FDA has asked GSK and Takeda to place boxed warnings of congestive heart failure risks on the labeling for their type 2 diabetes drugs, Avandia and Actos.
That revelation came in FDA commissioner Andrew von Eschenbach’s testimony today before the House Committee on Oversight and Government Reform on Avandia risks. Von Eschenbach told the committee the agency had requested the warnings in letters dated May 23. “Although this issue is already prominent in the Warnings section for both drugs, FDA decided to make this request because, despite the existing warnings, these drugs were being prescribed to patients with significant heart failure,” said von Eschenbach.
The hearing, prompted by a meta-analysis of cardiovascular events in Avandia studies authored by Cleveland Clinic’s Dr. Steven Nissen and published in the May 21 issue of the New England Journal of Medicine, also featured testimony by Dr. Nissen and GSK R&D head Dr. Moncef Slaoui.
Under questioning by committee members, von Eschenbach allowed that none of the three large-scale studies on the drug had been designed specifically to address heart risks, but noted that this was not the agency’s chief concern at the time of approval. Committee chairman Rep. Henry Waxman framed the drug as a case study in the need for more expansive postmarket safety surveillance.
The questioning was often pointed, as Democrats pilloried the company and the agency and Republicans suggested collusion between Democrats and Dr. Nissen in an effort to hurt GSK and the FDA (Nissen sought help from a number of Democratic officials in gathering data for his analysis prior to its publication). Republican members also questioned Nissen’s methodology and the reliability of meta-analyses. Democrats inquired on the fate of the FDA press officer who recently circulated an email to journalists challenging Nissen’s credibility (von Eschenbach said a letter of reprimand had been placed in his file) and harped on GSK predecessor SmithKline Beecham’s browbeating of Dr. John Buse, who first raised concerns about Avandia’s cardiovascular effects in 1999. SKB officials told Buse he might be liable for a resulting $4 billion loss in the company’s market capitalization, and he agreed to sign a “clarifying statement” to the investor community and assist SKB in future research into the drug.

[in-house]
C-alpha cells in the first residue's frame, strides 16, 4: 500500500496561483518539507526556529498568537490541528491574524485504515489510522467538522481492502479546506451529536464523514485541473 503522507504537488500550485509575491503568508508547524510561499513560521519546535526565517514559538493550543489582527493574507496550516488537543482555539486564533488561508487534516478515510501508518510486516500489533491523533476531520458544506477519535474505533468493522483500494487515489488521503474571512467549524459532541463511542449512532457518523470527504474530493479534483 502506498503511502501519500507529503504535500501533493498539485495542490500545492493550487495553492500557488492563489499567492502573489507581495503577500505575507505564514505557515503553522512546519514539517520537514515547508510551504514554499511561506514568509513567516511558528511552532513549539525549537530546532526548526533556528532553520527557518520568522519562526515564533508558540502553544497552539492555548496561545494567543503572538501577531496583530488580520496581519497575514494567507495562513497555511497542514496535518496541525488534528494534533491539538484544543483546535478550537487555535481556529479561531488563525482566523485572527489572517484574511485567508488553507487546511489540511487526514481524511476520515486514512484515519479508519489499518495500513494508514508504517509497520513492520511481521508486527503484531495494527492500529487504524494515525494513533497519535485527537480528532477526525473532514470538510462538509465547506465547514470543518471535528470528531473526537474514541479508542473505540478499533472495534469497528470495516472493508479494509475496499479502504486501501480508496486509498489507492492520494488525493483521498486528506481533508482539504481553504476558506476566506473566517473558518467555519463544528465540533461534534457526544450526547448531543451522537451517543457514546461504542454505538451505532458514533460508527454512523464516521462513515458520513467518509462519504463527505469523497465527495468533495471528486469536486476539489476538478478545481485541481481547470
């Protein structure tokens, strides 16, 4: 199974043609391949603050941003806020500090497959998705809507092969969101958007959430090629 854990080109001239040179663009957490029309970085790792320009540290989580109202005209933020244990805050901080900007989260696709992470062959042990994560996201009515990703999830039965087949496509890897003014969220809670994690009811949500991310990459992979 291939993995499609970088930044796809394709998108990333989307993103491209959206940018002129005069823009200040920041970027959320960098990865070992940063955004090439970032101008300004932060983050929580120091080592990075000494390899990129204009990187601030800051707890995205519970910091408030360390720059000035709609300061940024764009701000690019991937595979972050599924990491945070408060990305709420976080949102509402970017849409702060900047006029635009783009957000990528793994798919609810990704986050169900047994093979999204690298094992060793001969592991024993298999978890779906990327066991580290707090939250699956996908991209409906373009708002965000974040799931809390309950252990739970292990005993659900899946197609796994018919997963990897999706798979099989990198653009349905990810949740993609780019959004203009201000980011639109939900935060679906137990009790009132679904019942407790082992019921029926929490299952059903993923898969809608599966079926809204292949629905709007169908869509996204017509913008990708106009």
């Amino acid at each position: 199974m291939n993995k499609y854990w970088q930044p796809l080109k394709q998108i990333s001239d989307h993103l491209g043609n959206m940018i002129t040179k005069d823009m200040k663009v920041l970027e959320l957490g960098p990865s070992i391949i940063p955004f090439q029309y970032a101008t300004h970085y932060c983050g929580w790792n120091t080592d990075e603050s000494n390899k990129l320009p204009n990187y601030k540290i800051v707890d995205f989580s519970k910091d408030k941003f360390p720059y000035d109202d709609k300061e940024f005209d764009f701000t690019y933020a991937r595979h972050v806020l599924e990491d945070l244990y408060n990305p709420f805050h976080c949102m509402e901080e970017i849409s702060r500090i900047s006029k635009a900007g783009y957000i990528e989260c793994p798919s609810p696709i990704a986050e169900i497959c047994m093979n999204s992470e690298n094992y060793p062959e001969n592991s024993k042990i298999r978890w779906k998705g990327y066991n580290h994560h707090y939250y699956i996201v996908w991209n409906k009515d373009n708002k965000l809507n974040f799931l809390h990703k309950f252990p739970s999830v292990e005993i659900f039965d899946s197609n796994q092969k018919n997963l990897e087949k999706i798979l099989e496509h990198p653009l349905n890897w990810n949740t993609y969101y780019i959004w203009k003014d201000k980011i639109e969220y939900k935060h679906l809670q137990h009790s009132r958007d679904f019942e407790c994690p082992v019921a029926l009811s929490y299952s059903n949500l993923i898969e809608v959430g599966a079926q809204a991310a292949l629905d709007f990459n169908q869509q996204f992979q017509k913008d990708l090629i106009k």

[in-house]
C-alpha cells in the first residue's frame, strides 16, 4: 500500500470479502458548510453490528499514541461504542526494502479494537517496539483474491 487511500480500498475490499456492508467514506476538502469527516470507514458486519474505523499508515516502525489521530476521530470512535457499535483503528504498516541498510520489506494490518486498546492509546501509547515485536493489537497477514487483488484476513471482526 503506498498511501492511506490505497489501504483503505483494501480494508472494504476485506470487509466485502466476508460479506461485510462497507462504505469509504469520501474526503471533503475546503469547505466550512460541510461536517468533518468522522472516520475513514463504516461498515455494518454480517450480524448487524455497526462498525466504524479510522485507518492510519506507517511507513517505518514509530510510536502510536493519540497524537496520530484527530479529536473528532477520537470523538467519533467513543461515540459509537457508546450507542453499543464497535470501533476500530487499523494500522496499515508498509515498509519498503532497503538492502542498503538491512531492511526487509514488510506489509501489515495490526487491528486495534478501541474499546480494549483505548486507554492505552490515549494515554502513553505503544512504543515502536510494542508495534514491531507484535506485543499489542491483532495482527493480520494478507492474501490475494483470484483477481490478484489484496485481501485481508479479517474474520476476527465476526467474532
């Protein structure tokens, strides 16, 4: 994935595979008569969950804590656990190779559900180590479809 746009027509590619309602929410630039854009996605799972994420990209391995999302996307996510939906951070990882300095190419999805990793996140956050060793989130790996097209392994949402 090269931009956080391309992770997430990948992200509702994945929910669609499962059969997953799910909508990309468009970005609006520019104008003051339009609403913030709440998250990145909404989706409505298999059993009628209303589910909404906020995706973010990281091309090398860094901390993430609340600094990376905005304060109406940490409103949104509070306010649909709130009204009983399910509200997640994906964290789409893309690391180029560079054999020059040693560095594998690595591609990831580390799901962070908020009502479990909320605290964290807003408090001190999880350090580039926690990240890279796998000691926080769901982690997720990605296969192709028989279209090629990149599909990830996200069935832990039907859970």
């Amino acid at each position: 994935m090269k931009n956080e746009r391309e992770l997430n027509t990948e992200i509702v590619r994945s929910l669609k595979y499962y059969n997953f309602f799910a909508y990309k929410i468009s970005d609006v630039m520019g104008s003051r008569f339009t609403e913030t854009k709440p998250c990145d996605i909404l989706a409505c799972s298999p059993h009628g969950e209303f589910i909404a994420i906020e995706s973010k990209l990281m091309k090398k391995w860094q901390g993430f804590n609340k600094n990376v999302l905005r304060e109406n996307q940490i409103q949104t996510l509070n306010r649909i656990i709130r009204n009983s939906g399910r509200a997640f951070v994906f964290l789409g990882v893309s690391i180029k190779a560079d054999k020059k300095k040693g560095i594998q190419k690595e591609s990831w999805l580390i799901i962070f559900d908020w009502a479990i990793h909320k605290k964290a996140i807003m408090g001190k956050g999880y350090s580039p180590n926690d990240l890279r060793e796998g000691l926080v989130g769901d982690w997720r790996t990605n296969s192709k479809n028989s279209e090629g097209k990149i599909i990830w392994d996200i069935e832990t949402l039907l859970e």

Predictably, Democrats also addressed GSK’s consumer advertising of Avandia. Rep. Paul Hodes (D-NH) took issue with the language used in GSK’s newspaper ads defending Avandia, which appeared yesterday, chiding FDA for not requiring that the company use the term “heart attack” for cardiovascular events to make it more accessible to the lay reader.
Meanwhile, US market share for GlaxoSmithKline’s Avandia diabetes drug continues to slip, according to Wall Street investment firm Morgan Stanley.
Avandia and Avandamet had a combined 35.3% share of the TZD drug market in the week ended June 1, down from 37.1% in the prior week, Morgan Stanley analyst Jamie Rubin said in a research note, citing marketing data for new weekly prescriptions provided by IMS Health.
David Pernock, Glaxo’s SVP for pharmaceuticals and vaccines told The Wall Street Journal figures show a 15% to 20% drop in Avandia prescriptions since Dr. Nissen’s paper was published. Pernock said doctors are telling the company they don’t want to switch patients currently taking Avandia to a different drug. But they “might slow off putting new patients on it.”